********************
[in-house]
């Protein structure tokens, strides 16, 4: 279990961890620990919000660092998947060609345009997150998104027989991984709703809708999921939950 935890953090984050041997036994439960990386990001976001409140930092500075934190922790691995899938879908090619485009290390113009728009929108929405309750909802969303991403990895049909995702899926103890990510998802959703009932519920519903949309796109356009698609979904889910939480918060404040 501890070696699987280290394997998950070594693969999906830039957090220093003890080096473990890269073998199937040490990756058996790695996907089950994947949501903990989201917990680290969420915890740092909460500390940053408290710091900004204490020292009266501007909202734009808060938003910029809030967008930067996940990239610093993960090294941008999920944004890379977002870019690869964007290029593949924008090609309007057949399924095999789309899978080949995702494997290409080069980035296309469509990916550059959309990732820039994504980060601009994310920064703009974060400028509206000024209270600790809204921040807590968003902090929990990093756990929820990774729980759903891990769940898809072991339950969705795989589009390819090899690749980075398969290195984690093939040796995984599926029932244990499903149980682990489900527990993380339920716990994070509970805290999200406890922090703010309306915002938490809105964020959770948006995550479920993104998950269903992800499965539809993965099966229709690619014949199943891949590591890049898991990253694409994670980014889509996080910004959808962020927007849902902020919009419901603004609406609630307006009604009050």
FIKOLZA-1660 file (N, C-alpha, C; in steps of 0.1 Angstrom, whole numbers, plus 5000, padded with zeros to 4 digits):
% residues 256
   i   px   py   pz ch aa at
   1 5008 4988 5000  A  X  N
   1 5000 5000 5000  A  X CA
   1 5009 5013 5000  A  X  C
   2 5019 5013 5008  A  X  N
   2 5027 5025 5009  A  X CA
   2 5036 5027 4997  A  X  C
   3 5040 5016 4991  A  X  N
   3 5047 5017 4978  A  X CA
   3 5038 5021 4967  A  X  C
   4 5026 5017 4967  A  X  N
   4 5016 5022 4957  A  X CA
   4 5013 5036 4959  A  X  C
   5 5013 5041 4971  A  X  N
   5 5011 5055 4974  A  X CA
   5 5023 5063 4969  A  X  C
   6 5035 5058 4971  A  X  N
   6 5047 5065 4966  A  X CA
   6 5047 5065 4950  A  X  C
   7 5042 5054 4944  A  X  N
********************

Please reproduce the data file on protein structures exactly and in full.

[in-house]
């Protein structure tokens, strides 16, 4: 279990961890620990919000660092998947060609345009997150998104027989991984709703809708999921939950 935890953090984050041997036994439960990386990001976001409140930092500075934190922790691995899938879908090619485009290390113009728009929108929405309750909802969303991403990895049909995702899926103890990510998802959703009932519920519903949309796109356009698609979904889910939480918060404040 501890070696699987280290394997998950070594693969999906830039957090220093003890080096473990890269073998199937040490990756058996790695996907089950994947949501903990989201917990680290969420915890740092909460500390940053408290710091900004204490020292009266501007909202734009808060938003910029809030967008930067996940990239610093993960090294941008999920944004890379977002870019690869964007290029593949924008090609309007057949399924095999789309899978080949995702494997290409080069980035296309469509990916550059959309990732820039994504980060601009994310920064703009974060400028509206000024209270600790809204921040807590968003902090929990990093756990929820990774729980759903891990769940898809072991339950969705795989589009390819090899690749980075398969290195984690093939040796995984599926029932244990499903149980682990489900527990993380339920716990994070509970805290999200406890922090703010309306915002938490809105964020959770948006995550479920993104998950269903992800499965539809993965099966229709690619014949199943891949590591890049898991990253694409994670980014889509996080910004959808962020927007849902902020919009419901603004609406609630307006009604009050």
FIKOLZA-1660 file (N, C-alpha, C; in steps of 0.1 Angstrom, whole numbers, plus 5000, padded with zeros to 4 digits):
% residues 256
   i   px   py   pz ch aa at
   1 5008 4988 5000  A  X  N
   1 5000 5000 5000  A  X CA
   1 5009 5013 5000  A  X  C
   2 5019 5013 5008  A  X  N
   2 5027 5025 5009  A  X CA
   2 5036 5027 4997  A  X  C
   3 5040 5016 4991  A  X  N
   3 5047 5017 4978  A  X CA
   3 5038 5021 4967  A  X  C
   4 5026 5017 4967  A  X  N
   4 5016 5022 4957  A  X CA
   4 5013 5036 4959  A  X  C
   5 5013 5041 4971  A  X  N
   5 5011 5055 4974  A  X CA
   5 5023 5063 4969  A  X  C
   6 5035 5058 4971  A  X  N
   6 5047 5065 4966  A  X CA
   6 5047 5065 4950  A  X  C
   7 5042 5054 4944  A  X  N